Latest update: 29/06/2017


The human organism is controlled by a code that we call DNA, which is short for DeoxyriboNucleic Acid.
It is present in (almost) all our cells.

DNA is a chain (in humans) of billions of nucleotides (or bases) arranged in a specific sequence. There are only four different bases: adenine (A), cytosine (C), guanine (G) and thymine (T).

These are joined in a constantly changing sequence to a chain of sugars and phosphates, thereby forming a long chain.
They occur in pairs and every base is joined to another base (always the same one):

  • A is always joined to T (and T to A);
  • C always to G (and G to C).

In other words DNA forms a double chain that looks like a rolled-up spiral ladder. Each pair of bases forms a single rung on this ladder. This is the so-called double helix structure of DNA (see the diagram).
The bonded nucleotides - always in groups of three (see genes) - are responsible for making all the amino acids in our body. Amino acids join together to form proteins, and these are in turn needed to build or repair cells and tissues.

In short: the long DNA code controls our whole organism, so those four letters form the basis for all human life.

Mitochondrial DNA

In addition to nuclear DNA we also have mitochondrial DNA (mtDNA). This is found in the cytoplasm of cells, and specifically in mitochondria. These are a particular type of cell organelle, and there are about 100 to 1,000 of them in each cell. They are also referred to as little power plants, because they convert sugars and fats into the energy (ATP) that our body needs to function properly.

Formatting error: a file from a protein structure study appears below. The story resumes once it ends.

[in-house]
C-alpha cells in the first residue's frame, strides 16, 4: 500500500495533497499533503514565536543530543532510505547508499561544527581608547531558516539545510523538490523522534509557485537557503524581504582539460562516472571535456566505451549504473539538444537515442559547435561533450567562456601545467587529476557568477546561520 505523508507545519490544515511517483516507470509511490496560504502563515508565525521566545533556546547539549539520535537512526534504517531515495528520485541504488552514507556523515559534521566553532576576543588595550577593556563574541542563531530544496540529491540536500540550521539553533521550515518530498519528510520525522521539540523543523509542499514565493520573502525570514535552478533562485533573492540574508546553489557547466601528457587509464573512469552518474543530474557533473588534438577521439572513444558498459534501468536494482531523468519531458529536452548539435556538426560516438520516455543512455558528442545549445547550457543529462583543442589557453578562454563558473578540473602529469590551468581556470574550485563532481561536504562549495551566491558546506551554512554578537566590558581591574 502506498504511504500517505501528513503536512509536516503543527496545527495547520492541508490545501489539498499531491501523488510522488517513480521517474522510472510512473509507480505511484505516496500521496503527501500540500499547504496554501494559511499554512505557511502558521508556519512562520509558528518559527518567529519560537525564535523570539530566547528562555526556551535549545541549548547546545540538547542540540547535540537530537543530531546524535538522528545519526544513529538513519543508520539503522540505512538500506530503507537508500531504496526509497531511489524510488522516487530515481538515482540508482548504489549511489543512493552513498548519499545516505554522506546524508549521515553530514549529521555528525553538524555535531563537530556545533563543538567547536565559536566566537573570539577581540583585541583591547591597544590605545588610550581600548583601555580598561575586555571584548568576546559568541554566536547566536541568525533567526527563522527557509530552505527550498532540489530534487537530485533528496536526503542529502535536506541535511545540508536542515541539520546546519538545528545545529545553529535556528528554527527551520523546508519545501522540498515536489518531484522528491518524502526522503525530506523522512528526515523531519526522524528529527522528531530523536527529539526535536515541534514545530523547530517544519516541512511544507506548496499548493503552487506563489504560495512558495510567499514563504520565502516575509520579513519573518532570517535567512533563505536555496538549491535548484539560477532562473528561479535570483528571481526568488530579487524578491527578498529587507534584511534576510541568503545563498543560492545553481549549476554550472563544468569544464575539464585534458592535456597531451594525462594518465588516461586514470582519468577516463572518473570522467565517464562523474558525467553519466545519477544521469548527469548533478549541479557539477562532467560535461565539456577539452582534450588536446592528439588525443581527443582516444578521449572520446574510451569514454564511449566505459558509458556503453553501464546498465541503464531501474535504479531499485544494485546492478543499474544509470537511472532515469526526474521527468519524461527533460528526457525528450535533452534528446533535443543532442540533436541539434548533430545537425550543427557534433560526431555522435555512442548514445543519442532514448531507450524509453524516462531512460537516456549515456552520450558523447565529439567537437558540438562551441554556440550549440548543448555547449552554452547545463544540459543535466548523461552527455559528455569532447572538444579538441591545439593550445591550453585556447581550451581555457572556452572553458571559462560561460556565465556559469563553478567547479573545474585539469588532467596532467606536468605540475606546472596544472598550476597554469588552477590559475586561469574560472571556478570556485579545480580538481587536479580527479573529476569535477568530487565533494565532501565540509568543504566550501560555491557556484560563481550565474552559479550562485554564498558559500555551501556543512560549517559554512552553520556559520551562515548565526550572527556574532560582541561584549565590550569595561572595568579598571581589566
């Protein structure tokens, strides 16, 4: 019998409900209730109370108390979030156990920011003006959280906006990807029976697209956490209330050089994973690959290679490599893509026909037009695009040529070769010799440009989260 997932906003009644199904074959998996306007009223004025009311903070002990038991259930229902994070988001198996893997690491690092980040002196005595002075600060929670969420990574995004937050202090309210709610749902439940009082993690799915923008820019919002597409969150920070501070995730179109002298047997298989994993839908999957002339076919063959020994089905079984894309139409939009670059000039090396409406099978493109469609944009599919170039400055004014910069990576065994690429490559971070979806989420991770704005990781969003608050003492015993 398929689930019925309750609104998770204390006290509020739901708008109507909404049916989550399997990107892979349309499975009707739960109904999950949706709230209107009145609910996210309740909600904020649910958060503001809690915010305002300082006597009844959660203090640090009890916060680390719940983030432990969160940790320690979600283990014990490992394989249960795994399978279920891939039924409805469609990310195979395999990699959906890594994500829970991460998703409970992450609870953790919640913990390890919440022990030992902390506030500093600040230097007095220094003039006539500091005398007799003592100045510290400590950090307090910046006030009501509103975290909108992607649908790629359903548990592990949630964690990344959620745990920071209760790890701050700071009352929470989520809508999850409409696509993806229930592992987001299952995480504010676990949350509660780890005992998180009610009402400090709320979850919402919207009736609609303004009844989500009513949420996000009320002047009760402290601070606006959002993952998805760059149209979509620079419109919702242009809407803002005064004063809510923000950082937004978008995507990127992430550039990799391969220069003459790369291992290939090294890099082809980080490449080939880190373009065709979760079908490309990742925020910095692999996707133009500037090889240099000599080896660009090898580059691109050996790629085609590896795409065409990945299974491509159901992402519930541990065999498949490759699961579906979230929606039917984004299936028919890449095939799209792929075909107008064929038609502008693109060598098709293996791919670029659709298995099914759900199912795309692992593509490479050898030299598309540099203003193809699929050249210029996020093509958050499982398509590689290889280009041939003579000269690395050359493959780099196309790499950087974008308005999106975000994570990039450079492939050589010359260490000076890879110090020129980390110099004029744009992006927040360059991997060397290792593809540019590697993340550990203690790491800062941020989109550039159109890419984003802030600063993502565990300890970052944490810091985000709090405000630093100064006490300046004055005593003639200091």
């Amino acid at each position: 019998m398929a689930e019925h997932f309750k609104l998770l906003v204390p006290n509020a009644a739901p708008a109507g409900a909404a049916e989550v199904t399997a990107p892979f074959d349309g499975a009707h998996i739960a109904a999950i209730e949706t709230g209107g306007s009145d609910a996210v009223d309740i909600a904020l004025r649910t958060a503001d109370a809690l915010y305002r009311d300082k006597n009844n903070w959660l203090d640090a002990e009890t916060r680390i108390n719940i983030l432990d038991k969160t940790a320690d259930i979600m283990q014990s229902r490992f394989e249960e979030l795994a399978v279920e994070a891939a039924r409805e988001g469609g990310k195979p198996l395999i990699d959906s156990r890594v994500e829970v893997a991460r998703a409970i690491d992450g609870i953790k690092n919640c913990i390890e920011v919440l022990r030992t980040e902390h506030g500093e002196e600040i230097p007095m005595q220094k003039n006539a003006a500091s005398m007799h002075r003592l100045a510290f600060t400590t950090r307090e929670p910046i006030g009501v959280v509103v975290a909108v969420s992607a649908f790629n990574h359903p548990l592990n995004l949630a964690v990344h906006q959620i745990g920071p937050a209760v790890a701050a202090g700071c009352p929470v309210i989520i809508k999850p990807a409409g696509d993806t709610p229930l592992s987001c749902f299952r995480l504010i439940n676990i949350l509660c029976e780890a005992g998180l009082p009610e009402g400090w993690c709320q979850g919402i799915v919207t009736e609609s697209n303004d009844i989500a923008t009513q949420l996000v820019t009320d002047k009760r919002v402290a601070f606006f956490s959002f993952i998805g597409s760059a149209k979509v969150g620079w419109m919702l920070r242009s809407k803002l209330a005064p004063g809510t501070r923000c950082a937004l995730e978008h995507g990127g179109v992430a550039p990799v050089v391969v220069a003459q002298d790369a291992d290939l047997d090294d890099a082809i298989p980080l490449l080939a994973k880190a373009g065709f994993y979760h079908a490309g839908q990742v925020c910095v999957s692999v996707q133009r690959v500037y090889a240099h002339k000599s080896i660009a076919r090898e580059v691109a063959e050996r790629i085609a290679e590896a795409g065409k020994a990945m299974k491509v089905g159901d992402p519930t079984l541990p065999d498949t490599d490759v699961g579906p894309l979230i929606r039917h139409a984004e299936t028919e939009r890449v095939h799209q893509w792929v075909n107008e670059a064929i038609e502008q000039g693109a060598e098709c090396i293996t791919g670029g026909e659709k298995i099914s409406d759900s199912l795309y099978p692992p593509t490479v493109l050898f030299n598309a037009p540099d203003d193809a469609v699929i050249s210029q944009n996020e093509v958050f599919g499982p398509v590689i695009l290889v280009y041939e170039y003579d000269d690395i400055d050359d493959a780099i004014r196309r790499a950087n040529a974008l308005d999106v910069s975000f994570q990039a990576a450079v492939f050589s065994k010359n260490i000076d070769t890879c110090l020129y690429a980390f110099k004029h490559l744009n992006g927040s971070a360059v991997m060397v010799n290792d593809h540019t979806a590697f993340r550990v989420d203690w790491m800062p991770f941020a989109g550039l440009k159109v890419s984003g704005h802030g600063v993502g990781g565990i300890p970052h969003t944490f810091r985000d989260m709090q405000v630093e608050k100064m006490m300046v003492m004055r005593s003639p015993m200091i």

We only receive mtDNA from our mother; the father's mtDNA is lost during fertilisation because it is broken down. The egg provides the cytoplasm, and this contains the mother's mitochondria.

MtDNA is ring-shaped, and is therefore not organised into chromosomes. It accounts for less than one percent of the total quantity of DNA, with only 16,500 nucleotides, as compared to three billion in nuclear DNA.
Nevertheless, the several hundred mitochondria in each cell each contain many of these circular DNA strands, which have 37 active genes. MtDNA is therefore crucial to our metabolism and (if there is any defect in its structure) it can give rise to complex disorders.